Iron Water: Soak some nails in water with a little splash of apple cider vinegar for a few days. When it’s ready, dip the sweetgum ball, yarn and all, into the water and let it get saturated.

I doubt I need to tell most of my readers that iron is known to ward off the Fair Folk, but just in case you need the refresher: that’s why we’re using iron water. You could also stick those very nails into this charm if you wanted, but that’s a bit stronger than I wanted for my personal charms, and it would be a little too strong for some allies I don’t want to keep out. I wanted something vaguely iron scented. Enough iron to say that I know what I’m about, but not enough iron to deeply offend those who are welcome across my threshold.

This is also probably a good time to tell you that this charm, as I’ve made it, is basically a “No Tresspassing” sign. It’s not going to do much good if it’s your only line of defense. If you have decent house wards, though, and gods or allies you can turn to in times of need, that sign will be enough to make those Riders more inclined to go around, rather than through. There are fewer obstacles elsewhere, and easier prey to be found. As with most predators, that’s usually enough, as long as you don’t provoke them.

* Though the ones who travel near the autumnal equinox may be following the Pleiades, not the equinox. See Morgan Daimler’s recent writings on that for more information.

** Nota Bene: The Ogham is an alphabet, and it’s not just about trees. Trees are one of the ogham lists. There’s also word ogham, skill ogham, bird ogham, even dog and waterway ogham. Eventually I’ll make my own local herb and bird and waterways lists, too, and maybe a modern skills ogham. But a lot of my general witchy practice includes work with plants, so trees seemed like a good place to start.

Book Review

Book Review: Fairy Witchcraft

Full Title: Fairy Witchcraft: A NeoPagan’s Guide to the Celtic Fairy Faith

Author: Morgan Daimler

Publisher: Moon Books: Pagan Portals

Length: about 100 pages

Review: 5/5

Links: Amazon, Goodreads

 

Morgan Daimler is a long-time witch and Celtic Reconstructionist Pagan who is currently a member of Ar nDraiocht Fein, a neopagan Druid fellowship, and is a practitioner of a neopagan form of the Celtic Fairy Faith.  Daimler is widely published in both fiction and non-fiction, the latter being mainly on the topics of paganism and witchcraft.  This is Daimler’s second book on the topic of fairy witchcraft (the first being A Child’s Eye View of the Fairy Faith).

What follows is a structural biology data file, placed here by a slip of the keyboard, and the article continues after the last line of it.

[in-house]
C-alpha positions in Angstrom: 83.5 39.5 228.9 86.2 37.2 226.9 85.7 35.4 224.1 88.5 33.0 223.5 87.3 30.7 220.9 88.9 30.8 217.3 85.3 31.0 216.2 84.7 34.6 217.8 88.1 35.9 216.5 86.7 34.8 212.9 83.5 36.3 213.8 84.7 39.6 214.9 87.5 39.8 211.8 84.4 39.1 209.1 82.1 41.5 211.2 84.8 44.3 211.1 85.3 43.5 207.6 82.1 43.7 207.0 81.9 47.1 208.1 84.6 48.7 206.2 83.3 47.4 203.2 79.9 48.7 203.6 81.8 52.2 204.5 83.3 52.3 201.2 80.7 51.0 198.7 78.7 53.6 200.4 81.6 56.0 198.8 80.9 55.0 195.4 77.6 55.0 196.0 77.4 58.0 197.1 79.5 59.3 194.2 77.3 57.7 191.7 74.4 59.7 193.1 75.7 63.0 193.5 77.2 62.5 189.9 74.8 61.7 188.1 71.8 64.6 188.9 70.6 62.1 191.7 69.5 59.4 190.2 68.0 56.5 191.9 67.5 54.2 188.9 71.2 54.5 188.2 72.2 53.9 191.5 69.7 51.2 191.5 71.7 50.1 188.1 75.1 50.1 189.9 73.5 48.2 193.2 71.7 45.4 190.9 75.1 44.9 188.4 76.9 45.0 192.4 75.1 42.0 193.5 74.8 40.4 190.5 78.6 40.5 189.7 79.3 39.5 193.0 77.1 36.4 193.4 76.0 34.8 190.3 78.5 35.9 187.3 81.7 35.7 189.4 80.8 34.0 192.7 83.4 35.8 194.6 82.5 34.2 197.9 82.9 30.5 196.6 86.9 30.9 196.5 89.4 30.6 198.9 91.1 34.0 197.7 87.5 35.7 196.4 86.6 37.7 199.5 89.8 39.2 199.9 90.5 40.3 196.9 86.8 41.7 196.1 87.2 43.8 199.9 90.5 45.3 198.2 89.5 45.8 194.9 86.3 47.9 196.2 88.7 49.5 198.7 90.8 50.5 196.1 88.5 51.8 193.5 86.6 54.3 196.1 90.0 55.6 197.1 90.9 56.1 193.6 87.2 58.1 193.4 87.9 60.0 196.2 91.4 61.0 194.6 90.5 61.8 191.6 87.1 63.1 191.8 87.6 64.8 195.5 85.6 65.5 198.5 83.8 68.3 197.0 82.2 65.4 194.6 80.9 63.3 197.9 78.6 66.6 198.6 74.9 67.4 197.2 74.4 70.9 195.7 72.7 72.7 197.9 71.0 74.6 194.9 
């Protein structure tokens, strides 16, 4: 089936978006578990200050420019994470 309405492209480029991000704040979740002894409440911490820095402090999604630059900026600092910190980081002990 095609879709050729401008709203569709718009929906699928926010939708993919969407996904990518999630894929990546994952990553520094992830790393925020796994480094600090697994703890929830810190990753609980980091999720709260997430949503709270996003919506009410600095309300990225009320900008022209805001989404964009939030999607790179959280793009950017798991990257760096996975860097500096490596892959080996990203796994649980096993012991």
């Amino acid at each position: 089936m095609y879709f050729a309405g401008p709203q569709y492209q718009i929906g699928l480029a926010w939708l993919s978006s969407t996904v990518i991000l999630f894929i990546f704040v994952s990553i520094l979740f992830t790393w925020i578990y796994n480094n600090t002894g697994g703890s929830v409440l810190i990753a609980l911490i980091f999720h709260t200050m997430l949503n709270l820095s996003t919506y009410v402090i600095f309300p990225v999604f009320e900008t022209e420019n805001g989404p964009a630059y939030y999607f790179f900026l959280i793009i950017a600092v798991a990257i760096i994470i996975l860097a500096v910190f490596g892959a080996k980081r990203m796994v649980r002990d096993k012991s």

As with most Pagan Portals books, Fairy Witchcraft is meant to be an introductory guide.  At just 100 pages long, it can hardly be expected to be comprehensive on the subject, but Daimler does a very good job covering all the basics and still finding room to add a few tidbits that may be helpful to the more experienced practitioner.  Daimler spends a bit of time discussing holidays, altars, tools, and ritual format for the fairy witch, and while I personally use a different calendar and set up, I think this information would be indispensable for a beginner.  I would recommend this book to any newbie looking to begin down the path of work with the fae, and I would also recommend it to any intermediate practitioner looking to reexamine and reinvigorate their practice.  Many may find that their own way of doing things differs from Daimler’s (I know I did), but the text never claims that there is only one way of doing things.  Rather, the reader is encouraged to find practices that best suit them.  The text is also peppered through with illustrative anecdotes that really give the reader insight into the depth of Daimler’s practice.

The most refreshing thing about this book is the acknowledgement of the diversity of the fae.  Not all of them are happy sweet little winged people who want to give you good luck, certainly not!  Daimler discusses various types of fae (but does not list them all, which would certainly require an encyclopedia all on its own) and warns the reader that not all of them are nice.  There is a reason there is lore about predatory fae (such as kelpies) and there are certainly reasons that protective charms against the fae have been passed down.  Still, Daimler thinks that working with the fae isn’t any more dangerous as any other kind of spiritwork or witchcraft – as long as the proper precautions are taken.  My thoughts exactly.